Moss: Lack of choice saves time, hair

David Moss

Imagine a world where you never had to choose between anything. Your breakfast, your nightlife, the computer game you play during lecture – everything would be planned for you in advance and you’d coast through life like Ben Affleck after meeting Matt Damon.

Some people would reject this choice-less utopia, but now that Six Flags is bankrupt, I think it sounds like the happiest place on earth. Decisions are the root of all anxiety in the world, and, just like tuna fish smoothies, I never want to make one again.

Choice is just something we’d be better off without. How much time, patience and hair have you lost making mundane decisions? Paper or plastic? Undershirt or no undershirt? Rubber or no rubber? We’re not even qualified to make most of these choices. I never took a Gatorade tasting course telling me Riptide Rush goes better with chicken strips than Fierce Melon, but I still make this decision on a daily basis and that’s just wrong (for a lot of reasons, actually).

Indecision has been the cause of 89 percent of the world’s problems, according to a recent made-up statistic. Indecision attacked Pearl Harbor when the Japanese couldn’t decide if they wanted to spend the frequent flyer miles to bomb California. Indecision destroyed Pompeii when Mt. Vesuvius didn’t know if it should break the seal too early and ended up just bursting (that can happen, be careful). Think what other disasters could have been avoided with a little more blind obedience and a little less free will (Terrell Owens’ career?).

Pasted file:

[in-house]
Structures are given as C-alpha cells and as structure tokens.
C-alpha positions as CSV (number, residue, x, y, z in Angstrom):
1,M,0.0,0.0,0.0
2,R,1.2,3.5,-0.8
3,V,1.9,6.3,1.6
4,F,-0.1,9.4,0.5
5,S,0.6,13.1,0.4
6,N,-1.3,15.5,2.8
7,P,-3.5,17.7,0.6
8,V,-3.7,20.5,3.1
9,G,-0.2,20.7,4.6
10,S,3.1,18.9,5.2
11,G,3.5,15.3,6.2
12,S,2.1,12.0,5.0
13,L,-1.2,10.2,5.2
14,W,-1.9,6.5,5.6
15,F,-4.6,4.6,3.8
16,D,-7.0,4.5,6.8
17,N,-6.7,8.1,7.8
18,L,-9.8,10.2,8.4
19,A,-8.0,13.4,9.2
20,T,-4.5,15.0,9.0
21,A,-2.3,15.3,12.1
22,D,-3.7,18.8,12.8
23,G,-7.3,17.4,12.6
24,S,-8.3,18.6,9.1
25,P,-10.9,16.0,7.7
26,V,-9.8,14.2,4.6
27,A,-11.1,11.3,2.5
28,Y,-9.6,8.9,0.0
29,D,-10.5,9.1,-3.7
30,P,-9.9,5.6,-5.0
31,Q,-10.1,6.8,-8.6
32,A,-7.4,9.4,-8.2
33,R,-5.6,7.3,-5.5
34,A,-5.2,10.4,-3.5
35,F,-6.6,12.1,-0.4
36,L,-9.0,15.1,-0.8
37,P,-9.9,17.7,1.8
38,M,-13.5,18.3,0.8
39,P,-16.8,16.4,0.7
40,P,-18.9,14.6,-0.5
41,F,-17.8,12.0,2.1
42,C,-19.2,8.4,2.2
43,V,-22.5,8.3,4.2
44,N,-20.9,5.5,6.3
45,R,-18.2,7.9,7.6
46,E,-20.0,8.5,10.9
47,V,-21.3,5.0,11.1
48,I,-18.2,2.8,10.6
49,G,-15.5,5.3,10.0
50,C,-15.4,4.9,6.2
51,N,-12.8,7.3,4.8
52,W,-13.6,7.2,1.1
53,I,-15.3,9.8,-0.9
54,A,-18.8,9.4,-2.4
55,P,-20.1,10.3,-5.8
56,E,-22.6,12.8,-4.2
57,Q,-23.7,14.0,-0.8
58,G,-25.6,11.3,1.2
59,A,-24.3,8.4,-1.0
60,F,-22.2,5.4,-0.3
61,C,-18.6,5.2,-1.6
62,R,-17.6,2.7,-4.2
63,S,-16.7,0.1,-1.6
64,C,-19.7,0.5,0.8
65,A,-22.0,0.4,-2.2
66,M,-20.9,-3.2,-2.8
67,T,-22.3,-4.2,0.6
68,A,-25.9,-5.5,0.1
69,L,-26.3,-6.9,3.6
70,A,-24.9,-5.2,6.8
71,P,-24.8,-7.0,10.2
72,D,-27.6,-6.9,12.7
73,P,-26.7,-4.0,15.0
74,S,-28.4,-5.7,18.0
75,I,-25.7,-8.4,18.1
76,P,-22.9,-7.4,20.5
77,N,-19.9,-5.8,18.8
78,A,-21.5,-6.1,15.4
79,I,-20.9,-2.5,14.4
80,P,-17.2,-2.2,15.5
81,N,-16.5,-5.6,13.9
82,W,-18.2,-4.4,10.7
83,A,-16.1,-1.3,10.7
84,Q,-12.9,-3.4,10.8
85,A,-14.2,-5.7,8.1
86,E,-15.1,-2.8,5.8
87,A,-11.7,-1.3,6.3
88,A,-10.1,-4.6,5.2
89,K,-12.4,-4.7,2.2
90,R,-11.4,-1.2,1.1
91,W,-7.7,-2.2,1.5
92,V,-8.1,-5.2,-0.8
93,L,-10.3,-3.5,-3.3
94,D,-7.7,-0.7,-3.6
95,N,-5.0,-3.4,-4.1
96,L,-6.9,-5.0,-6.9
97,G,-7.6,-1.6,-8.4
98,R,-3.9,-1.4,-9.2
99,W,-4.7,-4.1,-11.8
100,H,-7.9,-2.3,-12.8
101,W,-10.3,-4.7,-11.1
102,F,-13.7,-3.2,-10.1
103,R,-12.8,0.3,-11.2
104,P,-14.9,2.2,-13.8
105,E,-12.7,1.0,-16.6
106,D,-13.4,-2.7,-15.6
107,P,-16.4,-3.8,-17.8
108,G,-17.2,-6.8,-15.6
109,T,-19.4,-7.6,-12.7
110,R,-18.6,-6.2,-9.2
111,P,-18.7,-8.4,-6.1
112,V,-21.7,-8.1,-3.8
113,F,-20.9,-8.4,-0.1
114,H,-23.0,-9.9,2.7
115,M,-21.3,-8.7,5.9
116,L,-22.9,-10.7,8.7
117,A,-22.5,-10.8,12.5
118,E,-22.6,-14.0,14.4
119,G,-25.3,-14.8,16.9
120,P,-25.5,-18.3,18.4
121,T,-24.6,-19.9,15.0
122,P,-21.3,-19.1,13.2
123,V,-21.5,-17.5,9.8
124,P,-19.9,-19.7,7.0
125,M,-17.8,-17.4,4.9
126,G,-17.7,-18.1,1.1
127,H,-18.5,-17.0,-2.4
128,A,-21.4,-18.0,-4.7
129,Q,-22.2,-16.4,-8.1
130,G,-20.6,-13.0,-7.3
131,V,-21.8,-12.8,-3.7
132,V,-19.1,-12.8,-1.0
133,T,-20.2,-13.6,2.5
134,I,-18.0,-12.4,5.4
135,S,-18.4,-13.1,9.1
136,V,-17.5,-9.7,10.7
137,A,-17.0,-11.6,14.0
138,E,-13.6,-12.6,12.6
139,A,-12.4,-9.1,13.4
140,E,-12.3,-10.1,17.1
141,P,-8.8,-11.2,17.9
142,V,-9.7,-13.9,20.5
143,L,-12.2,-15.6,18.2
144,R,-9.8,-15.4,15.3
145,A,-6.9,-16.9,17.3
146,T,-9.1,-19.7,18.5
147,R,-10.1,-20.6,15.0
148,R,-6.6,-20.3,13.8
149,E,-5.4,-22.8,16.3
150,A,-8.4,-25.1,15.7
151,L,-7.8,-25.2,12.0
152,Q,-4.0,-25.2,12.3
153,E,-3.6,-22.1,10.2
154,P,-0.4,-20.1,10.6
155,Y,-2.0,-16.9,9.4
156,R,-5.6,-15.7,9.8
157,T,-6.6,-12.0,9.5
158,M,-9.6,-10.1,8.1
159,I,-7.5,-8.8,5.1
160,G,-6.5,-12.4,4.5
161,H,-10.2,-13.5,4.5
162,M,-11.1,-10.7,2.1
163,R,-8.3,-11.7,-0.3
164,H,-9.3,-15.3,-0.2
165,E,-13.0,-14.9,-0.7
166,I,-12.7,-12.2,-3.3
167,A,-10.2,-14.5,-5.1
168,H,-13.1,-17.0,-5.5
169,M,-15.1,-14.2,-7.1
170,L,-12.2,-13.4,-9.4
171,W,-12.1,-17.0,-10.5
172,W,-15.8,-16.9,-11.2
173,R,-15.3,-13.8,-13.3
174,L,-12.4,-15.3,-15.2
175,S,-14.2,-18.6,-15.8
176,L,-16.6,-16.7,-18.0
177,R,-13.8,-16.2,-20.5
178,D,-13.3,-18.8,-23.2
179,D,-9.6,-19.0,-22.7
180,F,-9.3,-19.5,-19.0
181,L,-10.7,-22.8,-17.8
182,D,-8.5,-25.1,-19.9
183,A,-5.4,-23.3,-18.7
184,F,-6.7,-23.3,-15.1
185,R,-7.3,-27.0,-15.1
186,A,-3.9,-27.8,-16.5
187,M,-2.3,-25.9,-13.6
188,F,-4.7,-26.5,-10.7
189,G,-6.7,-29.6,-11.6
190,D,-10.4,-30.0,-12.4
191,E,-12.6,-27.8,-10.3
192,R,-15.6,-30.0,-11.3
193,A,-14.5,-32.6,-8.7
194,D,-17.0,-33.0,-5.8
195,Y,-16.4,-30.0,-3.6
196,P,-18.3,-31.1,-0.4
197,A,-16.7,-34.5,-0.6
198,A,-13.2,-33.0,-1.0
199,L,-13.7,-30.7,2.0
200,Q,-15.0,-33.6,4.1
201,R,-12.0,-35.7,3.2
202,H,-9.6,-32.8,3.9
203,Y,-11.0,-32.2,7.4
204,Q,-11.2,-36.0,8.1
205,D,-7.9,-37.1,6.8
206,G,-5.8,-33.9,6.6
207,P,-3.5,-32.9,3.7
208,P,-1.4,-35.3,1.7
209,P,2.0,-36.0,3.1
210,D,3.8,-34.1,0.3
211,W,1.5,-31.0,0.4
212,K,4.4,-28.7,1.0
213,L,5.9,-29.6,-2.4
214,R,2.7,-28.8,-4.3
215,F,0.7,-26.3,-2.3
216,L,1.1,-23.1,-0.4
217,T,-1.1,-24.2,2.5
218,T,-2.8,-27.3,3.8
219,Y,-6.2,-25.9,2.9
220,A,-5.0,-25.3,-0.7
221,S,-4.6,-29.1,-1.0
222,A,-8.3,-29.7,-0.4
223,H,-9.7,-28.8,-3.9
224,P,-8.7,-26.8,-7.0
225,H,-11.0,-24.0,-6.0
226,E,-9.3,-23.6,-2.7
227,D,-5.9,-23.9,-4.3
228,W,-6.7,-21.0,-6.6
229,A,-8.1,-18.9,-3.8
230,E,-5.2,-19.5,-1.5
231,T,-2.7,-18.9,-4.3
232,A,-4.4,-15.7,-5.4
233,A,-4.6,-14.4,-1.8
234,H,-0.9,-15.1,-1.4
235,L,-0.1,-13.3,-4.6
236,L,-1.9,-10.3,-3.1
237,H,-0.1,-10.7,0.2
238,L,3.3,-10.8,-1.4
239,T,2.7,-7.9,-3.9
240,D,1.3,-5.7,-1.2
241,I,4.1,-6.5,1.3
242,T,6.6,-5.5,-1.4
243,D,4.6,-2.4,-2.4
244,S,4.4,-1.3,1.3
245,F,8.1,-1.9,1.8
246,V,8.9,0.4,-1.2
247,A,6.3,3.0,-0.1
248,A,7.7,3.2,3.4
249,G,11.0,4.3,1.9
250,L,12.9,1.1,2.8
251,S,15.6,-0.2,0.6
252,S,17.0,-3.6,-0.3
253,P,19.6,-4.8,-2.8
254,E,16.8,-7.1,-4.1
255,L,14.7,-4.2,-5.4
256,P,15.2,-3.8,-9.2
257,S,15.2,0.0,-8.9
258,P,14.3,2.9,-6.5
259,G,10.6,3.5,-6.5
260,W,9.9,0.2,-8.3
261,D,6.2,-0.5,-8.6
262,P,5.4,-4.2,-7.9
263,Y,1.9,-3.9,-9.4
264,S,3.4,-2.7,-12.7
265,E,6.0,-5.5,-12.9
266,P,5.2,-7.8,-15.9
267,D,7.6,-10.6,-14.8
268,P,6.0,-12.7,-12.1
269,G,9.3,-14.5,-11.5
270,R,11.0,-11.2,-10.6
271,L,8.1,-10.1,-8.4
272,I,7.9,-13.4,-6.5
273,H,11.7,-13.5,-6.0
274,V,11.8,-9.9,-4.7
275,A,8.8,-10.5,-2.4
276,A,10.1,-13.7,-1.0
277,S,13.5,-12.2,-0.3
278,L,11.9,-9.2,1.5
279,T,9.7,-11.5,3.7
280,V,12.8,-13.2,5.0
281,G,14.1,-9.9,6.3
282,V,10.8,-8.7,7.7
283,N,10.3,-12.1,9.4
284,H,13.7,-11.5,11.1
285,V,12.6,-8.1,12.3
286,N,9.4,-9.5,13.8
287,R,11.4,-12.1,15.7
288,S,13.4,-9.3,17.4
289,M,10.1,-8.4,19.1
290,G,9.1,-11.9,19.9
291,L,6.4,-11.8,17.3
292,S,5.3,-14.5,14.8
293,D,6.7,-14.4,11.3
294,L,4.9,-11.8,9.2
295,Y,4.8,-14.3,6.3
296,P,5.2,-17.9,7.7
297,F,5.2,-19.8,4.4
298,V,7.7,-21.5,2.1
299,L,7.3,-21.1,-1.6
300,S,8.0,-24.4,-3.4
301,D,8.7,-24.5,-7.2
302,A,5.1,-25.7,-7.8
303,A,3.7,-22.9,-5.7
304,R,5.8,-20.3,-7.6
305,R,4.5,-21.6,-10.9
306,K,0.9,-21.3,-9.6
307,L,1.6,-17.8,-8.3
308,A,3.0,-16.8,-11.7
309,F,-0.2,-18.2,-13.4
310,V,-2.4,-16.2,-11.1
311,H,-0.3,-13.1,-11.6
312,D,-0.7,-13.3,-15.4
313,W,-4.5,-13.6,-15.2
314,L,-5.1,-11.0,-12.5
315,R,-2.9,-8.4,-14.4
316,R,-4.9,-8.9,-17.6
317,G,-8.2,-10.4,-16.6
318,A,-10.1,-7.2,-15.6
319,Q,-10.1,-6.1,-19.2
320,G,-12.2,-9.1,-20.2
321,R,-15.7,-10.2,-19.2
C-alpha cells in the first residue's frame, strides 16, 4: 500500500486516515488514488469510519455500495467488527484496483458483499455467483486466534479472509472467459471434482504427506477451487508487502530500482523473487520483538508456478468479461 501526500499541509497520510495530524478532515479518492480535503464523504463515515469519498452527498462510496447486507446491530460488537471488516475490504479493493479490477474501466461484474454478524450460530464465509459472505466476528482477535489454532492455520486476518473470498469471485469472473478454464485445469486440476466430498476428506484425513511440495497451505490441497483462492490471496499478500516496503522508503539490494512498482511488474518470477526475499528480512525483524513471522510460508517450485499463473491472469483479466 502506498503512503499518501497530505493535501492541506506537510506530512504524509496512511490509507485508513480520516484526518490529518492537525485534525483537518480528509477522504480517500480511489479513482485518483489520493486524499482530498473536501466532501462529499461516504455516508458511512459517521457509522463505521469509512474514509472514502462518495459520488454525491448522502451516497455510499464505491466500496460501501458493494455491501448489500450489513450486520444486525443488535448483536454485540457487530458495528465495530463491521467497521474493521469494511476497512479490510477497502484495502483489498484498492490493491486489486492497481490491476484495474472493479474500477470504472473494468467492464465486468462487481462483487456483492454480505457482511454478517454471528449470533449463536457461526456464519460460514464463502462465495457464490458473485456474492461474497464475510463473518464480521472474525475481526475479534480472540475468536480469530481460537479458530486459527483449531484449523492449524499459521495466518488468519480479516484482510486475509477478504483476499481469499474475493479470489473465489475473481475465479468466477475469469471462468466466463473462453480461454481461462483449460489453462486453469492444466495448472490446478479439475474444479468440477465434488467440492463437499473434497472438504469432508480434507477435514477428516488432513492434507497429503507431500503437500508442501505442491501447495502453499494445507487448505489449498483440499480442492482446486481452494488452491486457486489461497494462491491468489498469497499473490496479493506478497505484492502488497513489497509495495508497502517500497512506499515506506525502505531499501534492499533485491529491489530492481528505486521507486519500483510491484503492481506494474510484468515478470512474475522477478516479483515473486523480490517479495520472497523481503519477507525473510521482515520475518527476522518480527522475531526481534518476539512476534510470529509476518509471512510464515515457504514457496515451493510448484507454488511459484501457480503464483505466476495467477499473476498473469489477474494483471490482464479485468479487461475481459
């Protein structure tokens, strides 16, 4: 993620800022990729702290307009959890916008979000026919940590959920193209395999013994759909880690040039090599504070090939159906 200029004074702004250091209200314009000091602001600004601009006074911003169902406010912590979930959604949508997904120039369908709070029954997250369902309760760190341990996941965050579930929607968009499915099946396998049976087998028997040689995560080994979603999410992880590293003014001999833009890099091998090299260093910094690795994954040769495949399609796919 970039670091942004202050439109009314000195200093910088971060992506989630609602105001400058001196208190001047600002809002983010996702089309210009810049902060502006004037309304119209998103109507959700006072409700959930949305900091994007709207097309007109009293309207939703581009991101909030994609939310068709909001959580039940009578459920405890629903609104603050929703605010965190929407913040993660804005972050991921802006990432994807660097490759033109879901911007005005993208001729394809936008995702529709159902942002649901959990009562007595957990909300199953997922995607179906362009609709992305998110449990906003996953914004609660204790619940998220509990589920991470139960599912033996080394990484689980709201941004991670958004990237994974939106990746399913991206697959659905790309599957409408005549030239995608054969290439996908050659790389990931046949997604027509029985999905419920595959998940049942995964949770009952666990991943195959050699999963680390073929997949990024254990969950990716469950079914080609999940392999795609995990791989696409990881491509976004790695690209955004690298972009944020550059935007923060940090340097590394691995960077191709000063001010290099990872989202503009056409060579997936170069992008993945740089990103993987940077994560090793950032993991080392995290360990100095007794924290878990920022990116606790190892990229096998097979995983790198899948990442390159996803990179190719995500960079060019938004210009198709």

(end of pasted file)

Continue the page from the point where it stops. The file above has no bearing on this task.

I was reading a scholarly journal about arranged marriage practices in India (by reading I mean watching, and by journal I mean The Simpsons episode where Apu gets married) and I couldn’t help but admire the glorious simplicity of it all. Boy meets girl. Boy marries girl. If boy and girl don’t get along, or boy has a drinking problem, or girl turns out not to be girl at all, it’s neither boy, girl nor boygirl’s fault. They didn’t pick each other. In our new decision-free utopia, we can arrange everything like this: course schedules, hangover meals for Sunday mornings (Clarke’s, Sarkis or more beer?), even plastic surgeries. It’s all possible (just ask K.G.), and it’s all good (just ask Bob Dylan).

I officially forfeit my right to choose. About anything. Ever. If I can’t control it, there’s no use worrying about it. What’s done is done, like the Seinfeld finale or Lindsay Lohan behind 7-11 for a gram of coke. A world without choice would be one without crowded Blockbuster stores, hurt feelings at kickball team selections and even guilt. Courts would actually have to start finding people lucky or unlucky. The idea isn’t perfect. It has its pros and cons, pluses and minuses, Peytons and Elis, but sometimes you gotta roll the dice and take a chance (just ask the Monopoly guy). It could be the end of all stress and worry or the loss of everything that makes us free and human. Either way, I don’t want to have to choose.

Weinberg senior David Moss can be reached at [email protected]